Day Two: Into Yellowstone
Our next stop was Gardiner, Montana and the Lamar Valley of Yellowstone. Winter road closures necessitated a beautiful drive past Big Sky, Bozeman, and south through the aptly named Paradise Valley, where we passed large herds of whitetail and mule deer, pronghorn antelope, elk, and bison. We settled into a hotel for the evening to prepare for a first-light visit to the Lamar. Early mornings are essential for wildlife tours as many animals found in the GYE are crepuscular, or mostly active at dawn and dusk.
Dawn revealed a crisp morning in the Lamar Valley. Surrounded by timbered peaks and sagebrush hillsides, the Lamar River is fed by numerous creeks, which create optimal forage for elk and bison—wolves’ preferred prey. Yellowstone tours have an objective of a “Triple Dog Day,” where we are able to find foxes, coyotes, and wolves, and this day would not disappoint. Wildlife often use roads and trails in the winter to make travel easier, and one of our first sightings was a fox trotting down the road. A second fox was found hunting rodents beneath the snow surface near the Bison Ranch. Foxes, coyotes, and great gray owls can all locate and capture rodents below several feet of snow using their keen sense of hearing.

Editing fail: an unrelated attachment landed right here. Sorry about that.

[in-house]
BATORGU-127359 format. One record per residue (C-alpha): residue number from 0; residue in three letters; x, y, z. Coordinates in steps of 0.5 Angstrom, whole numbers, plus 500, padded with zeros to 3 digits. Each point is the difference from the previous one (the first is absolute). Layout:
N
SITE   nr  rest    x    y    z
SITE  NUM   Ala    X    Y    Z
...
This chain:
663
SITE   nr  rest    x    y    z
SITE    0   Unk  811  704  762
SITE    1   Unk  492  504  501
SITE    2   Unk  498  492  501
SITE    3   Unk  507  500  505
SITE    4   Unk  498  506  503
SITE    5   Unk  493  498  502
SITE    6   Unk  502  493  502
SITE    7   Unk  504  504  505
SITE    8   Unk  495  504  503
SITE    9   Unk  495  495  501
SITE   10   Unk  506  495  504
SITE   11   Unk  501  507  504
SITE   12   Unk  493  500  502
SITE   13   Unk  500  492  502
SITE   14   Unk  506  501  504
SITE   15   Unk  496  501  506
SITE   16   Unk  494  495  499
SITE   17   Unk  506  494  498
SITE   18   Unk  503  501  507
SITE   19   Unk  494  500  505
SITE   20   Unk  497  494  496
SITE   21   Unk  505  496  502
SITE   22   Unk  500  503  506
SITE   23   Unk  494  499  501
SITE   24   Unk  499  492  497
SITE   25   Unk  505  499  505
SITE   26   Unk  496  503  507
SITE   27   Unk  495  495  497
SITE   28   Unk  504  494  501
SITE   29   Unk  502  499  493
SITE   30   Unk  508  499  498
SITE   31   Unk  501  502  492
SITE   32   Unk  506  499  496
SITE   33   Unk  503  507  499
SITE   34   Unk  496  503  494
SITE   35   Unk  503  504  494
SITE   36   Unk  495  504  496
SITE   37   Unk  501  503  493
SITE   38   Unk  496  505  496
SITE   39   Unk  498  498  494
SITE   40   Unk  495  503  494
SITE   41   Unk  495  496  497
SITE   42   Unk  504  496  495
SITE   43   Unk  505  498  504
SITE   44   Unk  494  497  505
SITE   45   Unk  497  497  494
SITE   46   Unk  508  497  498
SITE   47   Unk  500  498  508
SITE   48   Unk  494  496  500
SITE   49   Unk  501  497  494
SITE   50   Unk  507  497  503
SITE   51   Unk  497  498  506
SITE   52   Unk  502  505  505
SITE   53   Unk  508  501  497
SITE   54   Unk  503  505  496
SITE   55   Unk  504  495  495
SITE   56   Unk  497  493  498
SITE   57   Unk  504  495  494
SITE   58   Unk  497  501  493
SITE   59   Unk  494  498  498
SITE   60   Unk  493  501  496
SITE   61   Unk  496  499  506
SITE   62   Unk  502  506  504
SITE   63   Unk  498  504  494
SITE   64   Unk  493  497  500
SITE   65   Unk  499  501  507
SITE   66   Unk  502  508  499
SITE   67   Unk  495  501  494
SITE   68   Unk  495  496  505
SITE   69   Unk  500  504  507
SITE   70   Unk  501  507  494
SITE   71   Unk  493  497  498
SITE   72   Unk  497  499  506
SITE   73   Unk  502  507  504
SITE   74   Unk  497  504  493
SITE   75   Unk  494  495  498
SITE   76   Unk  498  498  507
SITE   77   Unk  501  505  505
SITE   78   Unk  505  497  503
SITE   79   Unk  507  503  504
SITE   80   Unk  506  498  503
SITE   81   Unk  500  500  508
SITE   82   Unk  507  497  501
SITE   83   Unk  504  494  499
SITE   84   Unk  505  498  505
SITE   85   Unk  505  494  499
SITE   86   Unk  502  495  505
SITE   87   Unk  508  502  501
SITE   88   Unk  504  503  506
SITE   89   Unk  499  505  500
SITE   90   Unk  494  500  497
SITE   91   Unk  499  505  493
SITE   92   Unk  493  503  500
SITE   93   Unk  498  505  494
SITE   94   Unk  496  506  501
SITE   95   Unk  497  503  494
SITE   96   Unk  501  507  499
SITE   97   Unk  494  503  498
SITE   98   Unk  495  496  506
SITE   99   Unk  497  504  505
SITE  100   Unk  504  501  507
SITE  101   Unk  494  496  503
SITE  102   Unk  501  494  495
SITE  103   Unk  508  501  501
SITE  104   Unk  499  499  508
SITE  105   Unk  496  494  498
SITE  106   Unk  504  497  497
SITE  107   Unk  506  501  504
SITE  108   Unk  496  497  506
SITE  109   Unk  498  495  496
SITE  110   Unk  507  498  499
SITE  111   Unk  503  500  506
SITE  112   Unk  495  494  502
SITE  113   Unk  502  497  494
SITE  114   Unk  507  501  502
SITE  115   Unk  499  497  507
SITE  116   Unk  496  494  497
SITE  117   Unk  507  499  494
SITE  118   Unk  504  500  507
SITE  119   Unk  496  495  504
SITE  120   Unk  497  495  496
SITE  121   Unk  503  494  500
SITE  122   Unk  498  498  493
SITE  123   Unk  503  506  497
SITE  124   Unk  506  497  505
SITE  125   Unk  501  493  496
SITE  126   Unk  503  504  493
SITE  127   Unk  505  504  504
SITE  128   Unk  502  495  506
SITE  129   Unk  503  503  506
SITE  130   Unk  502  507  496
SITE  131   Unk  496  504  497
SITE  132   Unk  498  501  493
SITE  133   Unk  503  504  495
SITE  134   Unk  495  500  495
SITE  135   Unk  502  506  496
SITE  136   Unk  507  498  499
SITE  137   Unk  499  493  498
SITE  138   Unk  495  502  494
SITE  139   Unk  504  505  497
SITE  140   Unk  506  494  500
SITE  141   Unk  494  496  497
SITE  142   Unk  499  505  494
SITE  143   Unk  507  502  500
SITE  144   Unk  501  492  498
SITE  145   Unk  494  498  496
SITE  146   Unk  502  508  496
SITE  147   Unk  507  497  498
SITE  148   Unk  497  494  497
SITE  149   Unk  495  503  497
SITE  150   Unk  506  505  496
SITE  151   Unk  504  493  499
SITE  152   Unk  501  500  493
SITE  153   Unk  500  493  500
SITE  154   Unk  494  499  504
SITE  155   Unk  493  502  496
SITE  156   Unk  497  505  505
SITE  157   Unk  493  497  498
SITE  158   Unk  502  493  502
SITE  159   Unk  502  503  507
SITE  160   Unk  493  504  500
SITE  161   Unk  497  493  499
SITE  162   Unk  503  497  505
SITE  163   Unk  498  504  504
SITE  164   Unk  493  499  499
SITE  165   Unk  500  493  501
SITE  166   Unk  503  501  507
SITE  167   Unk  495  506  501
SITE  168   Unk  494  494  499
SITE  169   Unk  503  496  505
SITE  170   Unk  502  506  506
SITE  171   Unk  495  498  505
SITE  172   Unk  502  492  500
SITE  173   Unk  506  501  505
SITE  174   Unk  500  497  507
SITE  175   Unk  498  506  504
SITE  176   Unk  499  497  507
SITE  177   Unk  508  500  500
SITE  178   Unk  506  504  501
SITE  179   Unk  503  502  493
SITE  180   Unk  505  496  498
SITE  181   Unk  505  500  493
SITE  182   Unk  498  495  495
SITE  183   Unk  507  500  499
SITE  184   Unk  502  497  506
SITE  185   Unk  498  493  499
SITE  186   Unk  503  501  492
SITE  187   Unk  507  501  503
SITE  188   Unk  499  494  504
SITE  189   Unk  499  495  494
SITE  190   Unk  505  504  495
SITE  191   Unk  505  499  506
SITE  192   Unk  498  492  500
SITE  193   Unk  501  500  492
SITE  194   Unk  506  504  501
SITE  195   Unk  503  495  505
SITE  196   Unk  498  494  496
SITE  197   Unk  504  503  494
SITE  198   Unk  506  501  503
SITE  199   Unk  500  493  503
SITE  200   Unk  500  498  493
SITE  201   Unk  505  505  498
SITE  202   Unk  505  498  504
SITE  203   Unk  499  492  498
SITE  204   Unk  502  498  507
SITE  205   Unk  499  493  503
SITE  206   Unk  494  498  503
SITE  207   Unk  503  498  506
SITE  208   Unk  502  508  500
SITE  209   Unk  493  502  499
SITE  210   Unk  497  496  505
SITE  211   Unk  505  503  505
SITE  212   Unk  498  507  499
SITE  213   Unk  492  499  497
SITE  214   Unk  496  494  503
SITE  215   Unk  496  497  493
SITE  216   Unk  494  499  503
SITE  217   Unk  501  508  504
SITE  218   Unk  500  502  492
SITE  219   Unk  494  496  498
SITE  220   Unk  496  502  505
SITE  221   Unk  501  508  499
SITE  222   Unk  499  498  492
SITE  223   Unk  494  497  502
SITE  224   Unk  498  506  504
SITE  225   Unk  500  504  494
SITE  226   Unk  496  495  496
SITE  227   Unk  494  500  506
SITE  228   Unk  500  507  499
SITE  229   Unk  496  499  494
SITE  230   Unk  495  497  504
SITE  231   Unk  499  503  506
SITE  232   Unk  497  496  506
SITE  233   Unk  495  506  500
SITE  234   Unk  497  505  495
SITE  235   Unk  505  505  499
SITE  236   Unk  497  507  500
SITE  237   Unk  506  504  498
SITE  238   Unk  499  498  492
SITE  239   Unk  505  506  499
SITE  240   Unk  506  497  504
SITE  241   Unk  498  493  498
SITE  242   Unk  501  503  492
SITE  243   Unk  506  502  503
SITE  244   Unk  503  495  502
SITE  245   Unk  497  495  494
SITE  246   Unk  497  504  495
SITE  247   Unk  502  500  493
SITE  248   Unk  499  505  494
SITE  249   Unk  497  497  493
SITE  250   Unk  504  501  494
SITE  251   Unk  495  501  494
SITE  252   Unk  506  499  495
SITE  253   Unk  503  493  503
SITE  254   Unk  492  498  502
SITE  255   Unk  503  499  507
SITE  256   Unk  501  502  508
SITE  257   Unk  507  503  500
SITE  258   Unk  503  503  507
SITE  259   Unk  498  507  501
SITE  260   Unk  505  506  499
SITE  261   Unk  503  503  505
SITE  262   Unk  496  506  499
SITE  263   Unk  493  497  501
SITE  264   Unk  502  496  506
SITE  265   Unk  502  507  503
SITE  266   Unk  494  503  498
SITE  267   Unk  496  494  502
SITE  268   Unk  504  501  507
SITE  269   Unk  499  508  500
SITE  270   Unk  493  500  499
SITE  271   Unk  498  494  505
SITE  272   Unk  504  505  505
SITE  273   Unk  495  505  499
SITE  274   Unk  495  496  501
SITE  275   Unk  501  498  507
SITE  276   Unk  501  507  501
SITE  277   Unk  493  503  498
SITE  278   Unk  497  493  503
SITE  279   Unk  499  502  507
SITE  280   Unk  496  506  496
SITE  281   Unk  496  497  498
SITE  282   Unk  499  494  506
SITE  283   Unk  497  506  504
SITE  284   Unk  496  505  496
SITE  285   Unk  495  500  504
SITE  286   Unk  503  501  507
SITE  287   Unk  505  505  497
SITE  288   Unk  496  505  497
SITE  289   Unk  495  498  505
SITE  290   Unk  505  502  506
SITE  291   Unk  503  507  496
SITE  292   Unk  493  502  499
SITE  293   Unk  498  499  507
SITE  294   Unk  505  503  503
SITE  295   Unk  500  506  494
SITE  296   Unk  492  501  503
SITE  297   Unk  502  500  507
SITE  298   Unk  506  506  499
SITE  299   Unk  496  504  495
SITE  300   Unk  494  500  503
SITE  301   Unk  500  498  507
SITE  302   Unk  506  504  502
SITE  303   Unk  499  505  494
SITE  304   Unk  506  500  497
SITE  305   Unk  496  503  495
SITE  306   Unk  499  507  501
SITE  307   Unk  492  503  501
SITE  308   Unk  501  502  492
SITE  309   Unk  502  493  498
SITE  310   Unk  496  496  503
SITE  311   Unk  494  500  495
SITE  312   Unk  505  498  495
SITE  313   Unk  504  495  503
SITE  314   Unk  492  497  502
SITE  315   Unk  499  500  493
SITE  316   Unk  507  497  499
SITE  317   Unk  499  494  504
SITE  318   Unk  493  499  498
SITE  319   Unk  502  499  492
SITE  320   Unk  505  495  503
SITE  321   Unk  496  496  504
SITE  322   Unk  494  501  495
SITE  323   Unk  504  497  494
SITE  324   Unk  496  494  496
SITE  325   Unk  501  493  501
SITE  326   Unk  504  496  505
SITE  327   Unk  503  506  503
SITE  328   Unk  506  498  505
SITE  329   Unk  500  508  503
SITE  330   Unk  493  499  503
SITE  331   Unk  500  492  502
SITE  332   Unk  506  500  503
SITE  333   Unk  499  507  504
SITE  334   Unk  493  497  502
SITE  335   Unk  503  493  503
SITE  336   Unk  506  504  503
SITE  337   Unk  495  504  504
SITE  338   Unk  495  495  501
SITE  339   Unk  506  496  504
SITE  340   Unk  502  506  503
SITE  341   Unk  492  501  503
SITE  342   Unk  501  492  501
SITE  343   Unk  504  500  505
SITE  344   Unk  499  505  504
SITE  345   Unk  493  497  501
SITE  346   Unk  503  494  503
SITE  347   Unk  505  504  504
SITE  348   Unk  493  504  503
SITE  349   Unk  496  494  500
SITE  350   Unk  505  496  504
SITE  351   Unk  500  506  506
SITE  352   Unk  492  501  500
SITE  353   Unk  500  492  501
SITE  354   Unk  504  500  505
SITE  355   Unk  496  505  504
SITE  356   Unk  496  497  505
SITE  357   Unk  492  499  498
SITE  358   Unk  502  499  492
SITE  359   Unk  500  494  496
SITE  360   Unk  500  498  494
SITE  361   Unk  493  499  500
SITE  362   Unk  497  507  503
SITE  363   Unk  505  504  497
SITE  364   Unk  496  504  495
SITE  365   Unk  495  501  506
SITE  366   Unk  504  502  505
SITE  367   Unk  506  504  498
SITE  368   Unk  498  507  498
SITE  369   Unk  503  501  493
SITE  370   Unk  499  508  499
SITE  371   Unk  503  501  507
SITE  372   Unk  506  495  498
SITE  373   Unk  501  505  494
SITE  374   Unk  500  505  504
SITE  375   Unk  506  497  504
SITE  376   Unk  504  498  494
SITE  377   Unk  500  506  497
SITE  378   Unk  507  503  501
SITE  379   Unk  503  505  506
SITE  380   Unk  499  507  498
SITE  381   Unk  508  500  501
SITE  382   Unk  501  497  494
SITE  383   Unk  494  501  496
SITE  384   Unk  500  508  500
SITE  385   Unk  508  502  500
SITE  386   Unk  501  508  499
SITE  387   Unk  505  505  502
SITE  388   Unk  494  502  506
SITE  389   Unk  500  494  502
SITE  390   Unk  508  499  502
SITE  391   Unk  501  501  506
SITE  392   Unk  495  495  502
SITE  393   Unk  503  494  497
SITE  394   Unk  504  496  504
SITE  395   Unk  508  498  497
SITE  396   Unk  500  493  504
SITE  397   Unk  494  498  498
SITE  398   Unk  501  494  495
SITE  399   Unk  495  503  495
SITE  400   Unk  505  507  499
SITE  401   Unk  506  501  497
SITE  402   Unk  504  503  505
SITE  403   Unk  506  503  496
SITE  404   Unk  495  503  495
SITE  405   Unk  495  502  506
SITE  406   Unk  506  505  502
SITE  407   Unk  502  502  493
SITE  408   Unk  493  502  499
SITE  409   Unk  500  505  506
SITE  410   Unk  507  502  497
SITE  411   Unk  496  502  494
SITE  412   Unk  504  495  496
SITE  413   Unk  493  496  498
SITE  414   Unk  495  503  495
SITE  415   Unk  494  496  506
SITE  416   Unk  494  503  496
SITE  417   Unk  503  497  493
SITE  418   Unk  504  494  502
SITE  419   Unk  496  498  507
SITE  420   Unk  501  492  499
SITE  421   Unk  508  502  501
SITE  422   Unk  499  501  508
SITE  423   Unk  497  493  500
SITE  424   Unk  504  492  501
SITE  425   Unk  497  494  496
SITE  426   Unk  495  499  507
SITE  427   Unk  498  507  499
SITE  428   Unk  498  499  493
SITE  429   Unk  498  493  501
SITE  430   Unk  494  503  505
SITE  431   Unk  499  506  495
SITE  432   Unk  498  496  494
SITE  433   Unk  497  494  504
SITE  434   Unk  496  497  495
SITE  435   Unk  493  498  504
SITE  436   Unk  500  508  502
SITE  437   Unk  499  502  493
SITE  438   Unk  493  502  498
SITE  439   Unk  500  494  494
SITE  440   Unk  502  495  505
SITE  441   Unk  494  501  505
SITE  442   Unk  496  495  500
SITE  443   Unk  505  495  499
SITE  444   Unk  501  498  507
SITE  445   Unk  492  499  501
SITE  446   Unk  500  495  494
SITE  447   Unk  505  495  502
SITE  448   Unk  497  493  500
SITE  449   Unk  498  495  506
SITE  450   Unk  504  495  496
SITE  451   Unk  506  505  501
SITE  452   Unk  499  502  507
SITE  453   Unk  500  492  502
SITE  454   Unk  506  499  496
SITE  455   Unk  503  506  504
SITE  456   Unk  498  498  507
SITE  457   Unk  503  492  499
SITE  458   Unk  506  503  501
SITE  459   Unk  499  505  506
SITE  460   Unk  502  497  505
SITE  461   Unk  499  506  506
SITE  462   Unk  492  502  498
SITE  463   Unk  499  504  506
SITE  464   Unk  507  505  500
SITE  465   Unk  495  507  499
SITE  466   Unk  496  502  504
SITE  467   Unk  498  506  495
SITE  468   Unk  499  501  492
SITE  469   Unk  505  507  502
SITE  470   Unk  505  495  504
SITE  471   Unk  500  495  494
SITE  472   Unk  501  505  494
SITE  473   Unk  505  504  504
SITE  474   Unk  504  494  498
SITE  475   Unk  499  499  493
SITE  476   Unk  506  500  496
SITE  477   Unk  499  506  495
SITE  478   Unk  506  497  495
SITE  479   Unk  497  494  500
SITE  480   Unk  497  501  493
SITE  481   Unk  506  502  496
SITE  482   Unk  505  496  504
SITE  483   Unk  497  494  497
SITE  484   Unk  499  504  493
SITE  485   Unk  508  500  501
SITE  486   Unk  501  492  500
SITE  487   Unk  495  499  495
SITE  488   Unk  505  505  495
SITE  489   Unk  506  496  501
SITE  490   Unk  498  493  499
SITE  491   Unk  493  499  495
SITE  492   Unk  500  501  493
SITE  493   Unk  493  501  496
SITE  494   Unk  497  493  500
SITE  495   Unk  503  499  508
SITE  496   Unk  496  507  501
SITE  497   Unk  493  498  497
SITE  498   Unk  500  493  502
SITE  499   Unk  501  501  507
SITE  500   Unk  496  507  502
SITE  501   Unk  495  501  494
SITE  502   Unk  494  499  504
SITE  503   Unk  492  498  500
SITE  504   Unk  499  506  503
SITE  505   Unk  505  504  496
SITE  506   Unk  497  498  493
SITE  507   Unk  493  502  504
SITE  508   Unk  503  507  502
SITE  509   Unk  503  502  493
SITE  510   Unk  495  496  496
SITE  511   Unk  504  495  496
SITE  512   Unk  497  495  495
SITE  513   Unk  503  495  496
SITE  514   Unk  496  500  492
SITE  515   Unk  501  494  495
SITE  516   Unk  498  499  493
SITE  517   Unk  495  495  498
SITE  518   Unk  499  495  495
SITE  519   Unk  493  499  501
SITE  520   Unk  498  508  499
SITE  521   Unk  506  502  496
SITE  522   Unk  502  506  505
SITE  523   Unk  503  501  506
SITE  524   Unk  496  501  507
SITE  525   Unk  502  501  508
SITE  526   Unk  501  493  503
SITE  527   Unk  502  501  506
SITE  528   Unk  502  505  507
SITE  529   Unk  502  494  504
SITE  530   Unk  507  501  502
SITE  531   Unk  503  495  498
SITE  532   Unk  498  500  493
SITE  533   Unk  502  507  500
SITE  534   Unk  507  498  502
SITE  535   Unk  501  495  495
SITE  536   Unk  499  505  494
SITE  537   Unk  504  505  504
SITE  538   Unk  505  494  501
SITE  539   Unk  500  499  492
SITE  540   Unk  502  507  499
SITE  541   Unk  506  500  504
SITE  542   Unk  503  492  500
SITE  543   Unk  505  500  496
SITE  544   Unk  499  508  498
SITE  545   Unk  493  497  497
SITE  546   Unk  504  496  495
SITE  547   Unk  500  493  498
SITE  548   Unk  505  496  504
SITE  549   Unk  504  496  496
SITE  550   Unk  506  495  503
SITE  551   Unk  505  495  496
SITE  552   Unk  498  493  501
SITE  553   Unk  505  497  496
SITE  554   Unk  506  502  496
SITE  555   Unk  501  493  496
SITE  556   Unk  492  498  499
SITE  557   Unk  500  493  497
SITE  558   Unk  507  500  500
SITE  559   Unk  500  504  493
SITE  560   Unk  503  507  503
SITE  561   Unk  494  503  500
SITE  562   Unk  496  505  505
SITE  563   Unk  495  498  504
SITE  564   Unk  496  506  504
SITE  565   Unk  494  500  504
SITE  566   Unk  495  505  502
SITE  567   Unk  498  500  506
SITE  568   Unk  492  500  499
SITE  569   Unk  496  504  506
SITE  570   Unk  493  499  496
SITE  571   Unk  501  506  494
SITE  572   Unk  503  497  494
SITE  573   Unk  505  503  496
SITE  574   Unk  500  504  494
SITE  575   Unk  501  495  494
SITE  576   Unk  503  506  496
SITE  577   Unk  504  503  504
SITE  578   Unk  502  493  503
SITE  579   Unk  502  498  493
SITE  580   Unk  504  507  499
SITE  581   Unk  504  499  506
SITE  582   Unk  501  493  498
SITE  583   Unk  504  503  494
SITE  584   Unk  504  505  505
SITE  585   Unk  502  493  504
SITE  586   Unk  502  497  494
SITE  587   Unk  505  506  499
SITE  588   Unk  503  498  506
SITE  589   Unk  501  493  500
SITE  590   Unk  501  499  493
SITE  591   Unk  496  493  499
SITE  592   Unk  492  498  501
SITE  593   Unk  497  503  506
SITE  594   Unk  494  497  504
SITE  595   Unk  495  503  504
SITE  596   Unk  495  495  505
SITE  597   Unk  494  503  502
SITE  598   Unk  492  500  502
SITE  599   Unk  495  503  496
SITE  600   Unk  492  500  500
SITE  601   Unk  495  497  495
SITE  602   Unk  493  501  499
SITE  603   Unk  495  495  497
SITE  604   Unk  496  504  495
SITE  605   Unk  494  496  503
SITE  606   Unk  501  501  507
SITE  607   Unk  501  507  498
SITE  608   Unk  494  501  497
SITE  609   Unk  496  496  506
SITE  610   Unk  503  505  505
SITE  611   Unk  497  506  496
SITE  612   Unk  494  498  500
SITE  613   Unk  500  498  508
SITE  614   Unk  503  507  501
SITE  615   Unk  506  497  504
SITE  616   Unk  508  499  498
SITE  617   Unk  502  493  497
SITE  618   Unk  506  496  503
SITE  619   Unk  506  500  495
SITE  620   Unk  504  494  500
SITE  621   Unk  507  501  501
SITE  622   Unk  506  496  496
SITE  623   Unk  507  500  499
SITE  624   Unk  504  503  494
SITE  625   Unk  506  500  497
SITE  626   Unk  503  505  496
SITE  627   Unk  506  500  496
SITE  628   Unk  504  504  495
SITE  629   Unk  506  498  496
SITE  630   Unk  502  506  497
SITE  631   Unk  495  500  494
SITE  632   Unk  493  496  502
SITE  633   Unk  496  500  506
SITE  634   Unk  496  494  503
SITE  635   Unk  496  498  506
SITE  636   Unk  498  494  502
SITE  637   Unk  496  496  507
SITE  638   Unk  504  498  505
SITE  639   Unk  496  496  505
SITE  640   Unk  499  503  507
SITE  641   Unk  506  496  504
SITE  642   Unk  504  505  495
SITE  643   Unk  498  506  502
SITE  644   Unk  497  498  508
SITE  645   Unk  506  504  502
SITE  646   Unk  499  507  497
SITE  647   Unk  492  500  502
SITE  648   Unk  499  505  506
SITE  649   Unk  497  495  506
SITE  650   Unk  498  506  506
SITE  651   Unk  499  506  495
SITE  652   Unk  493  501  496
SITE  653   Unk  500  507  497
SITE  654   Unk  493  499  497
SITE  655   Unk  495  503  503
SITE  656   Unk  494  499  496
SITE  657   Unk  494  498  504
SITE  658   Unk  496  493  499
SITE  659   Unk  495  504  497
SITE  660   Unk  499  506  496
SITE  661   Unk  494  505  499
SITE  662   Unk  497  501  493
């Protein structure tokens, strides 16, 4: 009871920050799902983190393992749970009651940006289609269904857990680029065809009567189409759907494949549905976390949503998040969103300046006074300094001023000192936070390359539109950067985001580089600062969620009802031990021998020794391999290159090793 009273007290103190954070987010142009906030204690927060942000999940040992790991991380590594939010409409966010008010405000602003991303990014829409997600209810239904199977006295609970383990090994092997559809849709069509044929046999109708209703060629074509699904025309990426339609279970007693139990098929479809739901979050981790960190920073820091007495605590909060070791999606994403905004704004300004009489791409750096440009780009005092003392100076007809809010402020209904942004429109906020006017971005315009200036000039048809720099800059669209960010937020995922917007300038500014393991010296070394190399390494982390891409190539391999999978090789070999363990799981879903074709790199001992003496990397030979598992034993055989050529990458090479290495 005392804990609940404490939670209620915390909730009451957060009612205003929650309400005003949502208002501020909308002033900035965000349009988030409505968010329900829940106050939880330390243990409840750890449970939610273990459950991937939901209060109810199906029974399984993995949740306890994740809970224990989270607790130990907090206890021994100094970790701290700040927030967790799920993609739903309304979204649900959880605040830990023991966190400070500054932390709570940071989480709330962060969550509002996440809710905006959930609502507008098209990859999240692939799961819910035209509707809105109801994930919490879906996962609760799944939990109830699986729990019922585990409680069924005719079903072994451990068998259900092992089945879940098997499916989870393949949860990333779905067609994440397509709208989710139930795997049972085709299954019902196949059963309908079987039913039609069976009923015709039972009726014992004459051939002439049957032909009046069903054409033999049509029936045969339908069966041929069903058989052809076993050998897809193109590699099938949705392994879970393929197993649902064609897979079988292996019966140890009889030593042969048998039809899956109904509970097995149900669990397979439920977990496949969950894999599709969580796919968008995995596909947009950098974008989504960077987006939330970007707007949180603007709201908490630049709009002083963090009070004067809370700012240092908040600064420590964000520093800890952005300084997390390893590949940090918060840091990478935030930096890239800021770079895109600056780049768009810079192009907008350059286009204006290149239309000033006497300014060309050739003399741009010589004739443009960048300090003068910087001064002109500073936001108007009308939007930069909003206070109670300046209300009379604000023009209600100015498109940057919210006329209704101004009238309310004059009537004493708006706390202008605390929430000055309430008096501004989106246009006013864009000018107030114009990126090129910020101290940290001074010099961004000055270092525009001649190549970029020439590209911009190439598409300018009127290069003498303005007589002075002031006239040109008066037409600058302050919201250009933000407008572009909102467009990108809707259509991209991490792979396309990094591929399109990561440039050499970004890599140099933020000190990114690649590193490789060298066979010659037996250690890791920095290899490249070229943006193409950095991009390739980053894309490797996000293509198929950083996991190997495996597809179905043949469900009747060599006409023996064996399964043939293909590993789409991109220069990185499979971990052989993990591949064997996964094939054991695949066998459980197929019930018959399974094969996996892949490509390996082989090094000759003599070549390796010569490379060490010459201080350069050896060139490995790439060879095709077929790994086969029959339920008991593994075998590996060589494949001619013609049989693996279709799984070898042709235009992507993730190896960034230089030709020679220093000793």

As we passed the Bison Ranch, a large black animal came into view on the hillside above the road. A wolf! We found a viewing area and set up spotting scopes to get a closer look. We had located ‘Mottled,’ a male member of the Lamar Canyon Pack. With a carcass nearby, ‘Mottled’ was joined by two coyotes, which completed our Triple Dog Day—all before 10am! Several bald eagles were also roosting nearby. Eagle sightings dramatically increase in the winter, as the valleys of the GYE become homes for eagles who summer in Canada and Alaska. The coyotes, ever wary, kept eyes on ‘Mottled’ the entire time.